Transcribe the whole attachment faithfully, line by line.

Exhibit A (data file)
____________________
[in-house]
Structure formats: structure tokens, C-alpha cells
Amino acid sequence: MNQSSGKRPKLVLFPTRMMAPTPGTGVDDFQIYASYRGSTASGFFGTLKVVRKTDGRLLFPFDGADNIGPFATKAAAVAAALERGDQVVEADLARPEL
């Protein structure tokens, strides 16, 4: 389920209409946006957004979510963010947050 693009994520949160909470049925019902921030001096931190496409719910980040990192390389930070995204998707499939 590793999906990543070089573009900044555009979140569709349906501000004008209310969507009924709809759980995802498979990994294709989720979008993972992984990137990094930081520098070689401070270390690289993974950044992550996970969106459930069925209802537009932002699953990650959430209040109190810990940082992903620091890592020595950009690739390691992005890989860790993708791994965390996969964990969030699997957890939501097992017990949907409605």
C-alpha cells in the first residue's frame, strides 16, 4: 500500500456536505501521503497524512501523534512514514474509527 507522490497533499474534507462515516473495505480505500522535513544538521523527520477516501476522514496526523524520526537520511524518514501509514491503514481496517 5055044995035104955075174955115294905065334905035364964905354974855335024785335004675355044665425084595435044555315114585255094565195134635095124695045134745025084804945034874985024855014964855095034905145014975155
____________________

[in-house]
Structure formats: structure tokens, C-alpha cells
Amino acid sequence: MNQSSGKRPKLVLFPTRMMAPTPGTGVDDFQIYASYRGSTASGFFGTLKVVRKTDGRLLFPFDGADNIGPFATKAAAVAAALERGDQVVEADLARPEL
């Protein structure tokens, strides 16, 4: 389920209409946006957004979510963010947050 693009994520949160909470049925019902921030001096931190496409719910980040990192390389930070995204998707499939 590793999906990543070089573009900044555009979140569709349906501000004008209310969507009924709809759980995802498979990994294709989720979008993972992984990137990094930081520098070689401070270390690289993974950044992550996970969106459930069925209802537009932002699953990650959430209040109190810990940082992903620091890592020595950009690739390691992005890989860790993708791994965390996969964990969030699997957890939501097992017990949907409605």
C-alpha cells in the first residue's frame, strides 16, 4: 500500500456536505501521503497524512501523534512514514474509527 507522490497533499474534507462515516473495505480505500522535513544538521523527520477516501476522514496526523524520526537520511524518514501509514491503514481496517 5055044995035104955075174955115294905065334905035364964905354974855335024785335004675355044665425084595435044555315114585255094565195134635095124695045134745025084804945034874985024855014964855095034905145014975155